Born near Gloucester, England in 1802, Charles Wheatstone became an apprentice in his uncle's musical instrument workshop after his completing his formal schooling. However, the young apprentice showed little interest or skill in producing or selling musical instruments. He preferred instead to study electricity, and was particularly fascinated with a book detailing Alessandro Volta's research. He began enthusiastically performing Volta's experiments, and with his brother’s assistance, created his own electric battery.
In 1823, Mr. Wheatstone was introduced to the text New Experiments in Sound, which excited him to the possibilities that existed between sound and light. He conducted sound experiments, learning everything he could about its transmission. Soon, he was amazing London onlookers with an experiment involving a lyre, which he suspended from the ceiling, and used as a transmitter of sound for various musical instruments. To astounded crowds, Mr. Wheatstone boldly announced he could employ this technique to transmit sounds over a long distance, declaring that sound could pass through metal rods at 200 miles per second. Such rods, Mr. Wheatstone explained, could be a telegraph between London and Edinburgh, and referred to his system as a telephone.
After being named Professor of Experimental Philosophy at King's College in London, Professor Wheatstone continued is research. However, by 1835, he concentrated solely on the telegraph. He presented his impressive research in the treatise "Contributions to the Physiology of Vision," which won him a fellowship at the Royal Society in 1836. The next year, Professor Wheatstone had a fateful encounter with William Fothergill Cooke, then a young army officer at home on leave. The two men became partners with Mr. Cooke handling the business end of their arrangement, which freed Professor Wheatstone to focus exclusively on research. Also in 1837, the partners patented Wheatstone’s five-needle telegraph invention. In 1841, the electric telegraph was introduced to a skeptical public that regarded it more as an entertaining oddity than as an instrument of mass communication. Years' later, the partners were honored with honored with the Royal Society's Albert Medal for their collective efforts in the creation of the electric telegraph, but they had long been estranged because Mr. Cooke received more public recognition for the invention than did his scientific colleague.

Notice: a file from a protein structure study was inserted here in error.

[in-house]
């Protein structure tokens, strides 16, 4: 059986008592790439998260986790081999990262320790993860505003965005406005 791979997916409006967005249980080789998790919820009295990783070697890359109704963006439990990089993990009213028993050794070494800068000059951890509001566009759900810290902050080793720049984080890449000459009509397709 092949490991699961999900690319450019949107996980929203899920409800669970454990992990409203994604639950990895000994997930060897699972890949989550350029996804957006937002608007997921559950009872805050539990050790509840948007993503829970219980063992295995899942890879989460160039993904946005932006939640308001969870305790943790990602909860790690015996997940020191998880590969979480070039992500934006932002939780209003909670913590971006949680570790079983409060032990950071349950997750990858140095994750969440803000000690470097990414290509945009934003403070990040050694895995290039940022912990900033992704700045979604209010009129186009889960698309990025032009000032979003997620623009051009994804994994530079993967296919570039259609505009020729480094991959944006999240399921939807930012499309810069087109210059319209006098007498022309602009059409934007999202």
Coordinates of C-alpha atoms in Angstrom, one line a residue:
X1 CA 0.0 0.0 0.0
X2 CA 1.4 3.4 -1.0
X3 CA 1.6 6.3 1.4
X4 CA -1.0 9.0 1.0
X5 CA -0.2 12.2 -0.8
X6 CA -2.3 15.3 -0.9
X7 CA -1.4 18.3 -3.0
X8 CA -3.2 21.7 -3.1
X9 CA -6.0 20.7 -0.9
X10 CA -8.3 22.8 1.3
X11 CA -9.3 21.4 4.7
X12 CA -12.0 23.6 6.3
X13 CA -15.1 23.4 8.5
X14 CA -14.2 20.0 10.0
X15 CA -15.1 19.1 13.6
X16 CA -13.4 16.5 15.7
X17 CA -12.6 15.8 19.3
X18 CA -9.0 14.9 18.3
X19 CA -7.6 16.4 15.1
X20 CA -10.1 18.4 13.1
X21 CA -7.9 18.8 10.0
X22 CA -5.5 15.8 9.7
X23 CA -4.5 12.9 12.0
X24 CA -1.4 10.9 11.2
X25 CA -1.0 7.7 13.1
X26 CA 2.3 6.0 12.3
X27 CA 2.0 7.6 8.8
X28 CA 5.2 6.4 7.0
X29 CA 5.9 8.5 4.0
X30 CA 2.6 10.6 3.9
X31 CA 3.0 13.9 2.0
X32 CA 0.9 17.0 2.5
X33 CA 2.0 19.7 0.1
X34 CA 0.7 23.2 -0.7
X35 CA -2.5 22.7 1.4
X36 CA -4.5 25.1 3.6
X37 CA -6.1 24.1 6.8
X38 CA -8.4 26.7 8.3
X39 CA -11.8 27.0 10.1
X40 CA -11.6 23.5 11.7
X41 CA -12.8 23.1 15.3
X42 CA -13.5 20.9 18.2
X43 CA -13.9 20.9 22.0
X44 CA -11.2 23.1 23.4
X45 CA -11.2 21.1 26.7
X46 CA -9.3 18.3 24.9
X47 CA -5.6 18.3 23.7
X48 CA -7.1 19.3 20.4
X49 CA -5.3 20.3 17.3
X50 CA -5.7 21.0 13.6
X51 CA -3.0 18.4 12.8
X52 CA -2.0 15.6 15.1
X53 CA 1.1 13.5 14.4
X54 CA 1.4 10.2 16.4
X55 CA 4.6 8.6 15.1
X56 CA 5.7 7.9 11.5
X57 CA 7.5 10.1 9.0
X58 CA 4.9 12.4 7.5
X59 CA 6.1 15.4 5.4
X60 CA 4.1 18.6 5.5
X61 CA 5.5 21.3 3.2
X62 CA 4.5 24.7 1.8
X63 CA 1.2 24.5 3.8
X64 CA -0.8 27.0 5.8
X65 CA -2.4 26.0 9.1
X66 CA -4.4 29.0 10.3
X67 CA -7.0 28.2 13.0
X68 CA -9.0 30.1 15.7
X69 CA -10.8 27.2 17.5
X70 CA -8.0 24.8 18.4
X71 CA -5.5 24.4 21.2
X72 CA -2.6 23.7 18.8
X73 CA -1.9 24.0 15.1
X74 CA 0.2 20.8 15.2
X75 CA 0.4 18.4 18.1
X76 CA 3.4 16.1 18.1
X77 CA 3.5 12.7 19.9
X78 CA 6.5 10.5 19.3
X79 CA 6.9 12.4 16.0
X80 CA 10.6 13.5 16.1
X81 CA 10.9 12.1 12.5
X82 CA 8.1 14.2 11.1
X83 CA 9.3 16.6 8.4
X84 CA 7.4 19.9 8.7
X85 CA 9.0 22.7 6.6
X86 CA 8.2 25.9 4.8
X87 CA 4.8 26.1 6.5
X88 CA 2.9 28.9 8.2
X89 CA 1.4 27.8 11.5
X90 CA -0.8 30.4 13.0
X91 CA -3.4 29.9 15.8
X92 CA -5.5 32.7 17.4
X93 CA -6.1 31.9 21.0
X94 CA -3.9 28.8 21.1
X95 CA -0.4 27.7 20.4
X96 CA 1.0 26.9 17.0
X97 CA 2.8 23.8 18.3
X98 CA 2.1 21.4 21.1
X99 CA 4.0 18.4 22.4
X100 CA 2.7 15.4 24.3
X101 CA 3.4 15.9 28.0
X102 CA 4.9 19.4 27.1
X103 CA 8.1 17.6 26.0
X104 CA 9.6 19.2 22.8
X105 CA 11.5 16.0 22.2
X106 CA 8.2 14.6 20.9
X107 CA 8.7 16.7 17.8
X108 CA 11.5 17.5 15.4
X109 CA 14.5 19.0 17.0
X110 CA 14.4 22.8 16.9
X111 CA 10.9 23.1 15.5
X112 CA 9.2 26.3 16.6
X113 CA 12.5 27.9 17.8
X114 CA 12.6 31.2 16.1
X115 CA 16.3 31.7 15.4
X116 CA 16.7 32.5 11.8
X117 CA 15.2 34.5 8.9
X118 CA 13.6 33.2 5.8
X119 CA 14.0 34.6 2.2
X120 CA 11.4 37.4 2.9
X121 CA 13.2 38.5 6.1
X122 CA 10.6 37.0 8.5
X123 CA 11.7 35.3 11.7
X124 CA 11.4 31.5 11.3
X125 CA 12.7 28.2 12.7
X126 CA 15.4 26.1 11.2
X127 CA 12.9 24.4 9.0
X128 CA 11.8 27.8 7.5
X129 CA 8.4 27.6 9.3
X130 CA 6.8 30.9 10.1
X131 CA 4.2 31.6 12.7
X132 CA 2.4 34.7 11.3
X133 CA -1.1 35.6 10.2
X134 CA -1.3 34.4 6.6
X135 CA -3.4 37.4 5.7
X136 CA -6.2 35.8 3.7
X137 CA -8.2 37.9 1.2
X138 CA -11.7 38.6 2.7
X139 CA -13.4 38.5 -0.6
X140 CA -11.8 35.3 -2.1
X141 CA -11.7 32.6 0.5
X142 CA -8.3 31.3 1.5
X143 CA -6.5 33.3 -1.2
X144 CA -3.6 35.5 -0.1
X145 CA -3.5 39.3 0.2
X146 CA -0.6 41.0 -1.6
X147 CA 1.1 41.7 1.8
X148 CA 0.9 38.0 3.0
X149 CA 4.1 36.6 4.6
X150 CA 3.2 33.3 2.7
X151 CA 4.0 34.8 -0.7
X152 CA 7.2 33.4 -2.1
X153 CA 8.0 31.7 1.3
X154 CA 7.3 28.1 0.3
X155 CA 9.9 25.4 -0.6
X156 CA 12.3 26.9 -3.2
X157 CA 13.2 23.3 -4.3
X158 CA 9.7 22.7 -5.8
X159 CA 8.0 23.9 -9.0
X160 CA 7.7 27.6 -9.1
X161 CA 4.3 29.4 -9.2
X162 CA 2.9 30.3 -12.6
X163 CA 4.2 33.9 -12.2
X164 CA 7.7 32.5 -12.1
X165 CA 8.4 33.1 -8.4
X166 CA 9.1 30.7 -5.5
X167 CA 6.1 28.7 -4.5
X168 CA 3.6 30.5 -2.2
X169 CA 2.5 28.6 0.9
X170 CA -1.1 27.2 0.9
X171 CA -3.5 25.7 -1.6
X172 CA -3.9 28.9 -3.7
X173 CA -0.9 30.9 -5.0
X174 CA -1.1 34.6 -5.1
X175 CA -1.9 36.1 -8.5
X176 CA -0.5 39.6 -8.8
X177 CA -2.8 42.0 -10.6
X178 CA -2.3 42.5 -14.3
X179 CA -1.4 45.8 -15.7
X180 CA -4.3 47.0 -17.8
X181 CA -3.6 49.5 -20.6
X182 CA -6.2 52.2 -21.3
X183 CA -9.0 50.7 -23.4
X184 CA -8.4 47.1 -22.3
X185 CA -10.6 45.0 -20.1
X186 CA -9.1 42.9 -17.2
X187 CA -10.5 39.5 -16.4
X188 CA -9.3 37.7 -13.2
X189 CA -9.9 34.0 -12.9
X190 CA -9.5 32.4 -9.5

Professor Wheatstone also invented the reflecting telescope initially by placing two vertical mirrors at a 45-degree angle, which could reflect right and left rays into the eyes. Two perspective drawings were then made to correspond with the object image for each eye, and with the use of the mirrors, created a perfect illusion. He later simplified his telescope by replacing the mirrors with prisms fitted with magnifying lenses. The telescope, however, was still large and extremely cumbersome. However, Sir David Brewster (inventor of the refracting stereoscope) had already invented a lenticular stereoscope that was smaller and more portable than Professor Wheatstone’s creation. Among Professor Wheatstone’s other inventions were a magnetic clock and an automatic transmitter.
For his inventions, Professor Wheatstone received many accolades, including serving as a juror at Paris's 1855 Universal Exhibition, at which time he became a Knight of the Legion of Honor for the electric telegraph. He also received a knighthood in 1868 for his automatic transmitter. In addition, he was a member of the French Imperial Institute of Sciences and named as an honorary member of several European scientific academies. Sir Charles Wheatstone died in Paris at the age of 73, leaving behind an impressive body of work that revolutionized electronic communication.
1868 Authorship of the Practical Electrical Telegraph of Great Britain (London: Simpkin, Marshall & Co.), pp. xvii, xxxi.
1877 The Photographic News, Vol. XXI (London: Piper and Carter), p. 208.
1892 Eminent Persons Biographies, Vol. I (London: Macmillan & Co.), pp. 308-310.
1917 Masters of Space (New York: Harper & Brothers), pp. 45-54.
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